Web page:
“Stopping trafficking is an uphill task, but I will not say it is impossible,” Sister Patricia said in a video produced by Arise. “Because with God, nothing is impossible.”

Sister Seli, from Krisnanagar, India, won the Common Good Award for courage and creativity in addressing exploitation. She aims to prevent young people from being exploited by reaching out to the children of Krisnanagar’s brothel district as well as running awareness camps and training women. Sister Seli provides free legal aid, and conducts seminars and workshops for the villages, schoolteachers and students on safe migration and human trafficking. She has helped rescue exploited girls and prosecute traffickers.

Sister Francoise, from Bangkok, won the Servant Leadership Award for excellence in network building. She has opened two schools, which protect vulnerable young Thai women from the sex trade.

“For me personally, the fight against human trafficking is an important duty,” Sister Francoise said. “We have to prevent youth from becoming victims,” she said of her work in a country that is a traffickers’ hotspot, pointing to education as the most important element of prevention.

The schools operated under Sister Francoise’s guidance teach young women vocational skills for free after high school and raise awareness. She was the director of Talitha Kum Thailand, whose prevention efforts and advocacy work were recognized by the Thai government. Talitha Kum is an international umbrella organization of anti-trafficking efforts by women religious, based in Rome.

On July 30, the World Day Against Trafficking in Persons, the U.N called on governments, law enforcement, public services and civil society to assess and enhance their efforts to strengthen prevention, identify and support victims, and end impunity for traffickers.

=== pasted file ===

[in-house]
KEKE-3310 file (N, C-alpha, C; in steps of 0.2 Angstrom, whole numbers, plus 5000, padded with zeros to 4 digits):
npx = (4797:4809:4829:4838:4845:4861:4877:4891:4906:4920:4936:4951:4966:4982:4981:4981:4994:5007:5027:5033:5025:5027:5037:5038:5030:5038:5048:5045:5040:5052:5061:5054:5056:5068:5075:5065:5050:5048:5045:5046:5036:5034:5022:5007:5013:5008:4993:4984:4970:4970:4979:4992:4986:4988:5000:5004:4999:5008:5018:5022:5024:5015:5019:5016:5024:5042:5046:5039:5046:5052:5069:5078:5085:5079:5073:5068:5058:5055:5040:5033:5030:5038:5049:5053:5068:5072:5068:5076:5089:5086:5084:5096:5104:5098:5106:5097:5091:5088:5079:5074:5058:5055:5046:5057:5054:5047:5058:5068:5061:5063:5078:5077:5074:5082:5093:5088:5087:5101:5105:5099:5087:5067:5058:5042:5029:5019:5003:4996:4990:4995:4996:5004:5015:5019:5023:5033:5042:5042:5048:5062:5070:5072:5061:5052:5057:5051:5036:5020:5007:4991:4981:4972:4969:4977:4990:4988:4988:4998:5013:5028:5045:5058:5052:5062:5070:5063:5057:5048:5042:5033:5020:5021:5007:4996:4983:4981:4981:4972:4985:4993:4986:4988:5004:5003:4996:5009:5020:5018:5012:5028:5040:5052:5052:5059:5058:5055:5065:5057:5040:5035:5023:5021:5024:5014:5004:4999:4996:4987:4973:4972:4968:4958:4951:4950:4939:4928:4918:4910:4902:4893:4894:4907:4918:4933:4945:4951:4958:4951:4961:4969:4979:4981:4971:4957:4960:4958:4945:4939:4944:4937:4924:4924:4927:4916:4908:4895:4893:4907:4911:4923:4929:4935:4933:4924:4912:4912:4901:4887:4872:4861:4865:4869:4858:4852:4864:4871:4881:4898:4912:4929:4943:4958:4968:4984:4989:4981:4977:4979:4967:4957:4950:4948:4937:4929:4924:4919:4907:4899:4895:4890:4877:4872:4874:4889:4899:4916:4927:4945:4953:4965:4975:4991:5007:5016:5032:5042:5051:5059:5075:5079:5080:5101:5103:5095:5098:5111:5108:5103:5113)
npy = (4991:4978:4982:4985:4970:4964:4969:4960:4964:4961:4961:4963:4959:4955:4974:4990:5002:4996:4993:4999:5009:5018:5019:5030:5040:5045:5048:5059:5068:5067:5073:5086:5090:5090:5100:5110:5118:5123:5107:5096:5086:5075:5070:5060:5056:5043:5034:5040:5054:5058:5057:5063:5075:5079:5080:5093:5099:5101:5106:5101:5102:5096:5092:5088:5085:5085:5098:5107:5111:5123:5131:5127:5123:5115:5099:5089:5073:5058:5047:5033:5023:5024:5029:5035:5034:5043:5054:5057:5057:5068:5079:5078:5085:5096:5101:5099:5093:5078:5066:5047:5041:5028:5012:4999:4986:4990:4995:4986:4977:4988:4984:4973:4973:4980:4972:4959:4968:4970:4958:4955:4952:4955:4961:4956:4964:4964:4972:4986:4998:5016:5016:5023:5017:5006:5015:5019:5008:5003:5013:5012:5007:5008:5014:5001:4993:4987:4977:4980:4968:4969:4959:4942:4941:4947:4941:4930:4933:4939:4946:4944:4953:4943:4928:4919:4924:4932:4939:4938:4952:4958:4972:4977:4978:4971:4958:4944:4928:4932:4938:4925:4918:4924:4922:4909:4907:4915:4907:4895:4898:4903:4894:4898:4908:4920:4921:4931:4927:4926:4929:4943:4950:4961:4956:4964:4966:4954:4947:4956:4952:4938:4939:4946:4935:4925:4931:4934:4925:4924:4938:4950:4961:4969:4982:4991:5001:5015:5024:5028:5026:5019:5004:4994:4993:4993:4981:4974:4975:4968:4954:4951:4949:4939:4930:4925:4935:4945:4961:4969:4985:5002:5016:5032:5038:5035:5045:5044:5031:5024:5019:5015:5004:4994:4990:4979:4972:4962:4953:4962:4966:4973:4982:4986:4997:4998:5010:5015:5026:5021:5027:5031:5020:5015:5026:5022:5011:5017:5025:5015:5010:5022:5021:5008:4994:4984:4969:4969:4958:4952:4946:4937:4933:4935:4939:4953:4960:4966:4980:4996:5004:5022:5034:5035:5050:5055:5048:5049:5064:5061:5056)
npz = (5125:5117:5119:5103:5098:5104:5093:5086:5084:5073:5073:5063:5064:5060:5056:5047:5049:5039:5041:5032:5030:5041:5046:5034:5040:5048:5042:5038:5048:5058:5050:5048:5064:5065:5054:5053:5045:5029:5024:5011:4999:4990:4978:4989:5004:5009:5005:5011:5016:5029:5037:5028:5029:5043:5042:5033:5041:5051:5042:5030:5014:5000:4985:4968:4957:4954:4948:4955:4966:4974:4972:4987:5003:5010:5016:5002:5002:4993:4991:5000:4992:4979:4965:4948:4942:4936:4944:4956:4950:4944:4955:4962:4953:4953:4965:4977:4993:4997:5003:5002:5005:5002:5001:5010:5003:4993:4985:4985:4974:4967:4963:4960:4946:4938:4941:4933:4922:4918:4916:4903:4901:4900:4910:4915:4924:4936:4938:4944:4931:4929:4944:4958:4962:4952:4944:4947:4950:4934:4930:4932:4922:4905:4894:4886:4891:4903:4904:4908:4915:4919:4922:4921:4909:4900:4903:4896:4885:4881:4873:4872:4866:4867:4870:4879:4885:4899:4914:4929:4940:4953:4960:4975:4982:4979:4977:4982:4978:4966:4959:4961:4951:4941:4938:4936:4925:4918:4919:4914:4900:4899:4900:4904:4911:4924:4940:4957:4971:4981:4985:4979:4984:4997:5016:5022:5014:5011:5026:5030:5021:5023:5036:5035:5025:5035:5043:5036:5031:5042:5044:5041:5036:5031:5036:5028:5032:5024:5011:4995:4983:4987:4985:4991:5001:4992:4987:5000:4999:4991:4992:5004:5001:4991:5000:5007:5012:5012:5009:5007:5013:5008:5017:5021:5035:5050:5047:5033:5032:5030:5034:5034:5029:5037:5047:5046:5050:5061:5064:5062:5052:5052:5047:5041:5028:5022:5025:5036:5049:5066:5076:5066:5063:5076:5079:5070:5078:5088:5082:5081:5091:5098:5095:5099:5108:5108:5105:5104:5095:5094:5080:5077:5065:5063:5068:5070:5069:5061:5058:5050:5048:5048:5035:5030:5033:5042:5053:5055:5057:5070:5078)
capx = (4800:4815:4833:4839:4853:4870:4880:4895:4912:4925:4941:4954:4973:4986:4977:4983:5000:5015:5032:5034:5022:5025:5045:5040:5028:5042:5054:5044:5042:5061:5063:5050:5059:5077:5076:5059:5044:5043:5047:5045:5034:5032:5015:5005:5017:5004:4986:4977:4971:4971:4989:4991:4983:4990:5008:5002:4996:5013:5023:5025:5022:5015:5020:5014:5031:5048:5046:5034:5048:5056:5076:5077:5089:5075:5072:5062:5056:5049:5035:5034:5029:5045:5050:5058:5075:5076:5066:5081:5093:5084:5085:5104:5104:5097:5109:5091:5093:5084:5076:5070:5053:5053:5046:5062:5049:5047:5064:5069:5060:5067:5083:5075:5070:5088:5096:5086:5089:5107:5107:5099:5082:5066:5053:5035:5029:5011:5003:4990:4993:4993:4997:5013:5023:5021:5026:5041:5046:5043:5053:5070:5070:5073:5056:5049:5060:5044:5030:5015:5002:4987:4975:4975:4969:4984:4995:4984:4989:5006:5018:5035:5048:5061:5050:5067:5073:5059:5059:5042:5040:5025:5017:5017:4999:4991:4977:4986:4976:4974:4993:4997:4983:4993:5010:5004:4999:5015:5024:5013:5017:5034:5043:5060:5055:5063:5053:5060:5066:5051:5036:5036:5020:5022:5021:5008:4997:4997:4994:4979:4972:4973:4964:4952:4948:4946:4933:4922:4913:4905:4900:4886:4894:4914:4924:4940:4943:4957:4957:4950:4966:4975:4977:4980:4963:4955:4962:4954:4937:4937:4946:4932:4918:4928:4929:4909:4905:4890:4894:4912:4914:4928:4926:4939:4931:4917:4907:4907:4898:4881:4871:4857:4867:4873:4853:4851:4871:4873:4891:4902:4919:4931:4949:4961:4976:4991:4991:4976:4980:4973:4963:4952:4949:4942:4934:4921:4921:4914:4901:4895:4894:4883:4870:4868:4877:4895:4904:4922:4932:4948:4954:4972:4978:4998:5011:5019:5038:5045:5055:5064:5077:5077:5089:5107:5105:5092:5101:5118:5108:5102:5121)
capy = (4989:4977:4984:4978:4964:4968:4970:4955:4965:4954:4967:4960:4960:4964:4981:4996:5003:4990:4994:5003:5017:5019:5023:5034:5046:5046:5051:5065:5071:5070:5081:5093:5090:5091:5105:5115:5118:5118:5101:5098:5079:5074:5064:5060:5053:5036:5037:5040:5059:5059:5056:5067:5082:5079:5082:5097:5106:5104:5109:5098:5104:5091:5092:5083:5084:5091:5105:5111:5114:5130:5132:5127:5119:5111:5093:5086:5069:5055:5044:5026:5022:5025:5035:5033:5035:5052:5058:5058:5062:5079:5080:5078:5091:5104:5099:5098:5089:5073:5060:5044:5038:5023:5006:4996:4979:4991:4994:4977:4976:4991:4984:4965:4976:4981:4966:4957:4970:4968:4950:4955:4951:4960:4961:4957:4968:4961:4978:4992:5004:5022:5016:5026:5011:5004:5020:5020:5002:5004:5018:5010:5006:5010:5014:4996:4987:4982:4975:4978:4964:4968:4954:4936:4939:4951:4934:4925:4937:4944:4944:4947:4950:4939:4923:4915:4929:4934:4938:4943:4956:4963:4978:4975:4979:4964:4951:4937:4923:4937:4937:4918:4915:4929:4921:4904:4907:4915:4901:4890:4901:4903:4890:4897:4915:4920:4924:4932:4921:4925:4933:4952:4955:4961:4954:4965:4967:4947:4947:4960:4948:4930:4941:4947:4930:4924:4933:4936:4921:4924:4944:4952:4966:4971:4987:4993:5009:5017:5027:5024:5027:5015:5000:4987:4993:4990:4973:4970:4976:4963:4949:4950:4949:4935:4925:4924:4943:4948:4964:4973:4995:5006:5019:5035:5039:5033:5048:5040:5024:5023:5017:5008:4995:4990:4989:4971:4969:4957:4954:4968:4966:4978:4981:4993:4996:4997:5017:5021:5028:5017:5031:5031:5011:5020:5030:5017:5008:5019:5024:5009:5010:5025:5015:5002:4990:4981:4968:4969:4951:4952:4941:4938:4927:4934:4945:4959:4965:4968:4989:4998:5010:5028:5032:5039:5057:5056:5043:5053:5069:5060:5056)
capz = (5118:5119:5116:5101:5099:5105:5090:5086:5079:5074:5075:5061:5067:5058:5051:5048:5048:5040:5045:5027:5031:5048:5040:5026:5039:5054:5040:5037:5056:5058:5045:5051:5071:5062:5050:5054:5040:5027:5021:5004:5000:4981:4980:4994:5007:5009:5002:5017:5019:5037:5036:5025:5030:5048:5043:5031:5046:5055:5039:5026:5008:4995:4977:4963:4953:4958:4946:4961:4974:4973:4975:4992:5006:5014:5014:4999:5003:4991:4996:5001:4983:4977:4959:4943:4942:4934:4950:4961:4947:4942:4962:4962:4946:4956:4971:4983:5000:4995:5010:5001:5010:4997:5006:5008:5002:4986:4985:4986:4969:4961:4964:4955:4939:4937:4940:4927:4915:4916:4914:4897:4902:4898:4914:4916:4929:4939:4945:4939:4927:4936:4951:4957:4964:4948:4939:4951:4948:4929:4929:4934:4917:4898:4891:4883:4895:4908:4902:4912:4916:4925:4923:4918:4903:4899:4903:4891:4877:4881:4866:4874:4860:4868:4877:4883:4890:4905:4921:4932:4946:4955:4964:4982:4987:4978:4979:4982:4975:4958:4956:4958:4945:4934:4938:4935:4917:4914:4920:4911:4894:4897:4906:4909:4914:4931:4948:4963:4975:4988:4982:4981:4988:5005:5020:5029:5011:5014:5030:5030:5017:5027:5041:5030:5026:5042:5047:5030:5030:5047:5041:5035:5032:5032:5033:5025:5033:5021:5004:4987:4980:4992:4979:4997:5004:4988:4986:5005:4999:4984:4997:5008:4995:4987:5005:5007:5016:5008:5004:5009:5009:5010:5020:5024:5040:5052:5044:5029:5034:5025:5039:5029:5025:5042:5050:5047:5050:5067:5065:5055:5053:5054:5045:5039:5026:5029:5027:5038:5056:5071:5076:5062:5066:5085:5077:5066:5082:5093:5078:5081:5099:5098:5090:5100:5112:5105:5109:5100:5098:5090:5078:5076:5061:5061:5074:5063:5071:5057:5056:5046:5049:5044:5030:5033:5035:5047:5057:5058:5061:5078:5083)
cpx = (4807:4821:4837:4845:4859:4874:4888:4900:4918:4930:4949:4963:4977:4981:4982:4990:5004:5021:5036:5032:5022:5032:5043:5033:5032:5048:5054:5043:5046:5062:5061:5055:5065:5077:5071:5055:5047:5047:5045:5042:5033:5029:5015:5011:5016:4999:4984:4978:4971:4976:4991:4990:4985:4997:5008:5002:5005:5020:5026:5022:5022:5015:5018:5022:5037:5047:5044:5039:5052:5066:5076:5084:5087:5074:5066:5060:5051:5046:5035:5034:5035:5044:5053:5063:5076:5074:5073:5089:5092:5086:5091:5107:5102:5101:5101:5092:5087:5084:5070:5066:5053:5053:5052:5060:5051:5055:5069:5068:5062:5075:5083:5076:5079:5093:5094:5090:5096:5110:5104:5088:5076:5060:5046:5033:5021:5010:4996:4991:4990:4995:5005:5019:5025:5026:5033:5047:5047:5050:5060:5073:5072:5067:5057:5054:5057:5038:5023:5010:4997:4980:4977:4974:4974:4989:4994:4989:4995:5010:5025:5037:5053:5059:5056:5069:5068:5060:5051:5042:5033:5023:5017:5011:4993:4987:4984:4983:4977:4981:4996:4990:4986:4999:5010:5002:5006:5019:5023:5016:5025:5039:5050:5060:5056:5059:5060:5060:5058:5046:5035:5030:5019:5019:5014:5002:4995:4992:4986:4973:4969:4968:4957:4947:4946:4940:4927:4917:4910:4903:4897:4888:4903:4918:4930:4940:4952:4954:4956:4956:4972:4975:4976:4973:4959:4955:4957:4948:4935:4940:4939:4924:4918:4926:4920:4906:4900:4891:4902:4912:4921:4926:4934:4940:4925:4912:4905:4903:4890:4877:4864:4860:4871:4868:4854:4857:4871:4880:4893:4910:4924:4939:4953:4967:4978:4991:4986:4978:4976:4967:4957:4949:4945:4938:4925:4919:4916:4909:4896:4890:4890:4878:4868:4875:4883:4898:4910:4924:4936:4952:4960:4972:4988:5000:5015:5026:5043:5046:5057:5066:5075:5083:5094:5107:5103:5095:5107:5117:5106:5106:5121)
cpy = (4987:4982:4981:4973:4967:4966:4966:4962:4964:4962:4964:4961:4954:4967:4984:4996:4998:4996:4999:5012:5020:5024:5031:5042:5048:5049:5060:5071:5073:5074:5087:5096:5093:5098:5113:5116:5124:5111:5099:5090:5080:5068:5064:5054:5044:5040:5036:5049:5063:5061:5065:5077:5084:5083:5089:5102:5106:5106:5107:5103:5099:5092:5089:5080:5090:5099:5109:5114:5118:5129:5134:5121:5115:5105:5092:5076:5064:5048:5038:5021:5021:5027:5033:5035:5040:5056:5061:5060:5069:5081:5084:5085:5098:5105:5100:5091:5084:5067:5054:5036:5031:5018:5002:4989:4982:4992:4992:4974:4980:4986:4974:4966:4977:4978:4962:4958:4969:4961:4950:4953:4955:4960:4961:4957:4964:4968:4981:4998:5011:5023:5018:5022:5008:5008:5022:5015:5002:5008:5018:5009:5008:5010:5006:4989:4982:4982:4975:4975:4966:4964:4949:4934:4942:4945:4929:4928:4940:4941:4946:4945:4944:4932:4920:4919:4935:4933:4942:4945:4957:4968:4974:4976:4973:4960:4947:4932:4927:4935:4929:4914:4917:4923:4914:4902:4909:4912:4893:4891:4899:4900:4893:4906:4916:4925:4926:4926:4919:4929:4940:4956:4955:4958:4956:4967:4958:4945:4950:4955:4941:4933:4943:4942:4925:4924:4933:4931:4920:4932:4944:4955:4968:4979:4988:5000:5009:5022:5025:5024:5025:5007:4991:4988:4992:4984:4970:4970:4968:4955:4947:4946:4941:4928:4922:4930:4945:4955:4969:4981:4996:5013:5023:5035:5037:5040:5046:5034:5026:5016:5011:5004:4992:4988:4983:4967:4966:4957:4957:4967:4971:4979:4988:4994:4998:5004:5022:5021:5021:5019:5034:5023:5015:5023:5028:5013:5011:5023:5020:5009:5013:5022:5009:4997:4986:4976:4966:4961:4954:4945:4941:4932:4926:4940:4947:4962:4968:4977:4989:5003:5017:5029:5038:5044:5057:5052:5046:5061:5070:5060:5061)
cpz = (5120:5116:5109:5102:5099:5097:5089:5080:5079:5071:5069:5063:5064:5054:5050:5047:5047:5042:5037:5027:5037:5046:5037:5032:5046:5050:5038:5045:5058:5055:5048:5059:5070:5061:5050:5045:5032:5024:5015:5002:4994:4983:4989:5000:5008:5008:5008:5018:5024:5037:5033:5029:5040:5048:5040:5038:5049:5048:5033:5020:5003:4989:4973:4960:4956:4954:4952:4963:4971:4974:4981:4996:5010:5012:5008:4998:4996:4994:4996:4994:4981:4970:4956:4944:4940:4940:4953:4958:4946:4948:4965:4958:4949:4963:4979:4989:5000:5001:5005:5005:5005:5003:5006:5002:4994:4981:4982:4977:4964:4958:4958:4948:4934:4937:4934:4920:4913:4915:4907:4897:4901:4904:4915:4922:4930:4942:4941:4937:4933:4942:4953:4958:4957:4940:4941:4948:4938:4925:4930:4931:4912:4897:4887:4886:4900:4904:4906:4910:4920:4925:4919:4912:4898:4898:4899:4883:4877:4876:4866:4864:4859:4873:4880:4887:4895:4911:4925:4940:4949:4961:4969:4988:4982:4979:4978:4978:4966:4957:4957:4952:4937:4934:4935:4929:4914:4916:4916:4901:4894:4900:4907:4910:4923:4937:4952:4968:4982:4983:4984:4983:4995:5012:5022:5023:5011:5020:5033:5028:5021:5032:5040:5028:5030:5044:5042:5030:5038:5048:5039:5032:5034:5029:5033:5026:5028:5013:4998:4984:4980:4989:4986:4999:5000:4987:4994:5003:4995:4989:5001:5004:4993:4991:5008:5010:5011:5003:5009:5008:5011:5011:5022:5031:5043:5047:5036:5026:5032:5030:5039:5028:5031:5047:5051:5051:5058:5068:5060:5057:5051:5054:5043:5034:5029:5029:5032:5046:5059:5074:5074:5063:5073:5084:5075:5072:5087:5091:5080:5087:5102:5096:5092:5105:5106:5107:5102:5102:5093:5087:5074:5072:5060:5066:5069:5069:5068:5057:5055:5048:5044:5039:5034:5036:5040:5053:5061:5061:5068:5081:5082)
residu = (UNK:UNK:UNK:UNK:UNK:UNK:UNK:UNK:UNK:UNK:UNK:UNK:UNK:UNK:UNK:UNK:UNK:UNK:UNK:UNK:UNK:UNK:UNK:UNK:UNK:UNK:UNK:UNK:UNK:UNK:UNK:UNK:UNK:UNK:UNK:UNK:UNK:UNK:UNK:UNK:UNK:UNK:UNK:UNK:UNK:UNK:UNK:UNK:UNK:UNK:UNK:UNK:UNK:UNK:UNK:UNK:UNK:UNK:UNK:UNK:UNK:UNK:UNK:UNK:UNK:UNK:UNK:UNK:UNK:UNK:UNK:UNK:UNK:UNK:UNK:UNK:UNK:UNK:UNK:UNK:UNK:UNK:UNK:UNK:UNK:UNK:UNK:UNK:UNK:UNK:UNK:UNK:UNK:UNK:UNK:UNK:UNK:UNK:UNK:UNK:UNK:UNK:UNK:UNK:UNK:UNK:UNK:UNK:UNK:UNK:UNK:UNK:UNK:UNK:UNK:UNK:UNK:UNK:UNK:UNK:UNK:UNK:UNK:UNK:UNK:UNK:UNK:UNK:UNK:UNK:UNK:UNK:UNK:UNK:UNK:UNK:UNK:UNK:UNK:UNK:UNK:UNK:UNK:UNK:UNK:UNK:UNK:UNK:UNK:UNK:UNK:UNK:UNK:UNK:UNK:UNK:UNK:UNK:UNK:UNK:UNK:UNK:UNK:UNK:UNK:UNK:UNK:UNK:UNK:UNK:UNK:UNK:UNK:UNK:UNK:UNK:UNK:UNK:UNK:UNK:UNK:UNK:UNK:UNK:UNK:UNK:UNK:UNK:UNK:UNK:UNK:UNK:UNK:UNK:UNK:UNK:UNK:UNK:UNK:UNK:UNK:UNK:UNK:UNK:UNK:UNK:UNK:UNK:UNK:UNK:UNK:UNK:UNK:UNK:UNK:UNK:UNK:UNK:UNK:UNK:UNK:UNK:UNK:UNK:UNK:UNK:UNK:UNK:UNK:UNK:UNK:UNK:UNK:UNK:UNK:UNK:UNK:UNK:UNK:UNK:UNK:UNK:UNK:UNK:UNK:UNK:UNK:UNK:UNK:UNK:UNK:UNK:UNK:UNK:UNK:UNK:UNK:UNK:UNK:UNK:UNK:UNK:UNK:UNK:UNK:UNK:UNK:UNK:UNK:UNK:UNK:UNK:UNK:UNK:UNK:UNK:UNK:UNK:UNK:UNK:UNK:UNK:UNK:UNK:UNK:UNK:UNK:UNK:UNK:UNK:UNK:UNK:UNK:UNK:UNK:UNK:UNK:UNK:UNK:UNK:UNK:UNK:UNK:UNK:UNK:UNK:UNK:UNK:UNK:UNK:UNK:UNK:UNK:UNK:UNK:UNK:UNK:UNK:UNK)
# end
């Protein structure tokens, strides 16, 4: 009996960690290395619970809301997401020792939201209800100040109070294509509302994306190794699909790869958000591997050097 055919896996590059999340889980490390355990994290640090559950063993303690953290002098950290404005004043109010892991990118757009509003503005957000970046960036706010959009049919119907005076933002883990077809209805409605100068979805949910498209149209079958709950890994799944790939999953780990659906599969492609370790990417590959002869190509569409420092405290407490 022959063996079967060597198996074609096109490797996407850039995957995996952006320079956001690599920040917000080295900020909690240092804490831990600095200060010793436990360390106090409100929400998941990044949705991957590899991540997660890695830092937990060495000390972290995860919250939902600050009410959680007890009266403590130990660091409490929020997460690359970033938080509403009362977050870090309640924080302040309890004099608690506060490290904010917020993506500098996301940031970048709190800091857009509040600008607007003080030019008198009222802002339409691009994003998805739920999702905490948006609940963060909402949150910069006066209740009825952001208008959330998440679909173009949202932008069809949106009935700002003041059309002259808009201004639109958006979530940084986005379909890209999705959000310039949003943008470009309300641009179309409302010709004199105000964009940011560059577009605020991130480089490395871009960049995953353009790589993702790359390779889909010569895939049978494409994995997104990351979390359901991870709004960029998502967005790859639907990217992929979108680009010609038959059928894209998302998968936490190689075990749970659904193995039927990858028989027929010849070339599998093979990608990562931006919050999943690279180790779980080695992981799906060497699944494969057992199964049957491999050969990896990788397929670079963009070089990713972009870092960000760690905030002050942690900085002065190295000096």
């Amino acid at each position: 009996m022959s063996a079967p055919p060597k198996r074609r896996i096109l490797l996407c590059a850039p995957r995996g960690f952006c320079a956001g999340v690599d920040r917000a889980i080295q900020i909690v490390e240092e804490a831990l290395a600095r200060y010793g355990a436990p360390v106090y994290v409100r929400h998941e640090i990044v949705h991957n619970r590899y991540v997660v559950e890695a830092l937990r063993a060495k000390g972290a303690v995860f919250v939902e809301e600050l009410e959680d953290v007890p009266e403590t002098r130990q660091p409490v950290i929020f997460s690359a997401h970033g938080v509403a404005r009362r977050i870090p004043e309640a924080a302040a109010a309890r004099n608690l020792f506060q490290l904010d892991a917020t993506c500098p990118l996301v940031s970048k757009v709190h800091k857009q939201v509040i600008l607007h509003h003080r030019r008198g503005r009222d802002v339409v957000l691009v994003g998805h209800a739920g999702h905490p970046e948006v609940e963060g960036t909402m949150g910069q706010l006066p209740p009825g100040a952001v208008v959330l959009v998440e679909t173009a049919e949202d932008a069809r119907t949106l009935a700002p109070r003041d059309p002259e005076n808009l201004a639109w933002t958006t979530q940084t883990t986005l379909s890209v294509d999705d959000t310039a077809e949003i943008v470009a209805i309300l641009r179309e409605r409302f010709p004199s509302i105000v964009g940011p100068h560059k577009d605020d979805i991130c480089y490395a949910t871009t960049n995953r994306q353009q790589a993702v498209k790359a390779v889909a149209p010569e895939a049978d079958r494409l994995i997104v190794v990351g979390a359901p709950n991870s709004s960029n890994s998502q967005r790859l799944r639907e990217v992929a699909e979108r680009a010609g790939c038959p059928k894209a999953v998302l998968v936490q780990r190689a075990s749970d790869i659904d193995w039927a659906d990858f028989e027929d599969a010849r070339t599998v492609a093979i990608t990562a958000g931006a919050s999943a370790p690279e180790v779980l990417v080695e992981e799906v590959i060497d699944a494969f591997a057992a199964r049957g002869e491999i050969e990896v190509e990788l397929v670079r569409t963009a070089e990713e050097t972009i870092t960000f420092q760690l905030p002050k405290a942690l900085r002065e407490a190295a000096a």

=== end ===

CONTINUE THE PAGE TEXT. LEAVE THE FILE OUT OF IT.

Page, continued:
The U.N. Office on Drugs and Crime noted that globally, national responses to trafficking, “particularly in developing states, appear to be deteriorating.”

Detection rates fell by 11% in 2020 and convictions plummeted by 27%, illustrating a worldwide slowdown in the criminal justice response to trafficking, according to the U.N. office.

The COVID-19 pandemic, it said, also changed the characteristics of trafficking, “pushing it further underground and potentially increasing the dangers to victims by making the crime less likely to come to the attention of the authorities.”

Forty-one percent of victims who manage to escape their ordeal reach out to the authorities on their own initiative, the U.N. agency said, calling this “another clear sign that anti-trafficking responses are falling short.”

The primary targets of traffickers, according to the organization, are “those who lack legal status, live in poverty, have limited access to education, health care, or decent work, face discrimination, violence, or abuse, or come from marginalized communities.”

Women religious “are the largest force against human trafficking in the world. There are over half a million Catholic sisters in the field, a significant proportion of which are working against human trafficking,” Arise said in a Nov. 1 press release, which noted that Talitha Kum “alone has over 6,000 members.”

“Sisters are often uniquely positioned in remote areas, otherwise out of reach. They are embedded in and trusted by their communities — key to effective anti-trafficking work,” Arise said.

“Human trafficking is a networked crime requiring a networked response,” the foundation added. “Sisters meet the need for networks to an exceptional degree, as part of congregations and the global Catholic community.”